Using “Agile” and “Lean” Interchangeably

The Lean Startup is a methodology for starting a new business using minimal overhead and reacting quickly to lessons learned. It involves using Agile for product development, but it encompasses so much more than just Agile. Don’t use the terms interchangeably! Get on point with your buzzword bingo game.

Misusing the Term “Continuous Integration”

A nightly build is not CI. A weekly regression run is not CI. Manually-triggered tests are not CI. Manual deployments are not CI. Hand-written test reports are not CI. Don’t lie to yourself – CI is continuous integration, and everything must be automatic.

Forcing Scrum When Kanban May Be Better

Scrum is probably the most widely used Agile process, to the point where most people presume “Agile” means “Scrum.” However, Scrum is not appropriate for all teams. Kanban is a much better process when work items must be done “just in time” – like tech support tickets, build deployments, system maintenance, or emergency recoveries. Good candidates for Kanban are IT help desks and DevOps teams. I’ve used Kanban on automation tools/frameworks teams very successfully. Don’t shoehorn everyone into Scrum.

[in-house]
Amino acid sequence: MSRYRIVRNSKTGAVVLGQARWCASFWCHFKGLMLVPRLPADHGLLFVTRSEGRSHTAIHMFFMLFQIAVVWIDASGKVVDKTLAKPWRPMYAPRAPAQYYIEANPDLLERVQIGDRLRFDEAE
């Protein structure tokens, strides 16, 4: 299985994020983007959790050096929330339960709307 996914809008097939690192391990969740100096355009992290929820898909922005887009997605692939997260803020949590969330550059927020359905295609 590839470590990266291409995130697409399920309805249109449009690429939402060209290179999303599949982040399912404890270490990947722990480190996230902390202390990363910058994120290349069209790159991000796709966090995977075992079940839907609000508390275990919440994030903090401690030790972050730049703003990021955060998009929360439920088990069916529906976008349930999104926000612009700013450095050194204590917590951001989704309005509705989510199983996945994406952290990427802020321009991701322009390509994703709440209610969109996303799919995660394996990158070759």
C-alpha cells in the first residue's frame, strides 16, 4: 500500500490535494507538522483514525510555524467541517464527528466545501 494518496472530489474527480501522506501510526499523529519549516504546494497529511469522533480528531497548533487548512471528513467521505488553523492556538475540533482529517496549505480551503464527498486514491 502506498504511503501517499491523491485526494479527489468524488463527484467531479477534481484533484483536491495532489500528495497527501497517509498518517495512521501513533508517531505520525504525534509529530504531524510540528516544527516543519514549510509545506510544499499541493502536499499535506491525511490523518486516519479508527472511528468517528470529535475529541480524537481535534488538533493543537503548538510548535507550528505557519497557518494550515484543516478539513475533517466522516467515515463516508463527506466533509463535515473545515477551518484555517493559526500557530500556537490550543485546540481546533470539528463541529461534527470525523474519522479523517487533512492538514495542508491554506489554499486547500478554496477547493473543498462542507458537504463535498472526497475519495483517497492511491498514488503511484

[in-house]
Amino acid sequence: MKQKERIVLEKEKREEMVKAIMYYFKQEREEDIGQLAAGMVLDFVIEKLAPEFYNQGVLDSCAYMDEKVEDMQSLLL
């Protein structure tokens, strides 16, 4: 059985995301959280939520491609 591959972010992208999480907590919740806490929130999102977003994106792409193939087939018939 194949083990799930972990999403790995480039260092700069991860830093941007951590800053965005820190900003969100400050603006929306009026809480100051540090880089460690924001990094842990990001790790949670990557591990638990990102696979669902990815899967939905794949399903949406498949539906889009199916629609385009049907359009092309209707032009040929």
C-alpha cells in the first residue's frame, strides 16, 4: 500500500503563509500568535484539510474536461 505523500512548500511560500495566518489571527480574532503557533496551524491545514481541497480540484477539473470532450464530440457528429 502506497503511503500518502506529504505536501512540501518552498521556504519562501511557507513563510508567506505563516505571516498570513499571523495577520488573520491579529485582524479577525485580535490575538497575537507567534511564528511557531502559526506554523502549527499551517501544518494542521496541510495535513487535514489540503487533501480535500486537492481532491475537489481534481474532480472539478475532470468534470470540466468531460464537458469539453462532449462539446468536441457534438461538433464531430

Hanging Agile Manifesto Posters on the Wall

What are you, Communist?

Complaining about Agile

Complaining doesn’t make it better! Honestly, in my experience, the worst complainers are old-school people who just don’t like change. Then, problems become a self-fulfilling prophecy. Or, they try to break rules and then gripe when things don’t work. If your complaint is about Agile in general, then go take a long, hard look in the mirror. However, if you find a problem in how your team is doing Agile, then bring it up during the retrospective – that’s Agile’s auto-correct mechanism. Complaining for complaint’s sake drags everybody down.